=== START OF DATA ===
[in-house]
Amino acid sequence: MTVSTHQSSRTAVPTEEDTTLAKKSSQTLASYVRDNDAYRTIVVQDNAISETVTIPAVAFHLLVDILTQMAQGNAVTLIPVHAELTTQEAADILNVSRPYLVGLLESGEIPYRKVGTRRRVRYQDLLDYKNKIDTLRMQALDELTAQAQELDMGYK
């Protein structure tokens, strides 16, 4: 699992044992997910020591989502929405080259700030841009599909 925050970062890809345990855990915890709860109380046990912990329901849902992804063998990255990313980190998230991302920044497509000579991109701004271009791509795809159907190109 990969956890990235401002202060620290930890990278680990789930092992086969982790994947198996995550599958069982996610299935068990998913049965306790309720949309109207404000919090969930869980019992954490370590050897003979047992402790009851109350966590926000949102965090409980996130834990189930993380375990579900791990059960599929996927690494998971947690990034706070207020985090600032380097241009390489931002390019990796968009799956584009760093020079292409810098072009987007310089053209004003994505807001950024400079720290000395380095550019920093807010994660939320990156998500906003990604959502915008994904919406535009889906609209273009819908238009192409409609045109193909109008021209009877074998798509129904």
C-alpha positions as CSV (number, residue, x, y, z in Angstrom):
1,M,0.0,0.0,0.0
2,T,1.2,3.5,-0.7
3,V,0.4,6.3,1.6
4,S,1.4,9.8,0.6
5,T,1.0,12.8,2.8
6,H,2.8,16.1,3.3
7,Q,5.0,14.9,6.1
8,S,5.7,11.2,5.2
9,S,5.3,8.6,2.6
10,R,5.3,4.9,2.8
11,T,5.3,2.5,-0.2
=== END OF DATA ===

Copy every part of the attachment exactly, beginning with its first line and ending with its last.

[in-house]
Amino acid sequence: MTVSTHQSSRTAVPTEEDTTLAKKSSQTLASYVRDNDAYRTIVVQDNAISETVTIPAVAFHLLVDILTQMAQGNAVTLIPVHAELTTQEAADILNVSRPYLVGLLESGEIPYRKVGTRRRVRYQDLLDYKNKIDTLRMQALDELTAQAQELDMGYK
């Protein structure tokens, strides 16, 4: 699992044992997910020591989502929405080259700030841009599909 925050970062890809345990855990915890709860109380046990912990329901849902992804063998990255990313980190998230991302920044497509000579991109701004271009791509795809159907190109 990969956890990235401002202060620290930890990278680990789930092992086969982790994947198996995550599958069982996610299935068990998913049965306790309720949309109207404000919090969930869980019992954490370590050897003979047992402790009851109350966590926000949102965090409980996130834990189930993380375990579900791990059960599929996927690494998971947690990034706070207020985090600032380097241009390489931002390019990796968009799956584009760093020079292409810098072009987007310089053209004003994505807001950024400079720290000395380095550019920093807010994660939320990156998500906003990604959502915008994904919406535009889906609209273009819908238009192409409609045109193909109008021209009877074998798509129904």
C-alpha positions as CSV (number, residue, x, y, z in Angstrom):
1,M,0.0,0.0,0.0
2,T,1.2,3.5,-0.7
3,V,0.4,6.3,1.6
4,S,1.4,9.8,0.6
5,T,1.0,12.8,2.8
6,H,2.8,16.1,3.3
7,Q,5.0,14.9,6.1
8,S,5.7,11.2,5.2
9,S,5.3,8.6,2.6
10,R,5.3,4.9,2.8
11,T,5.3,2.5,-0.2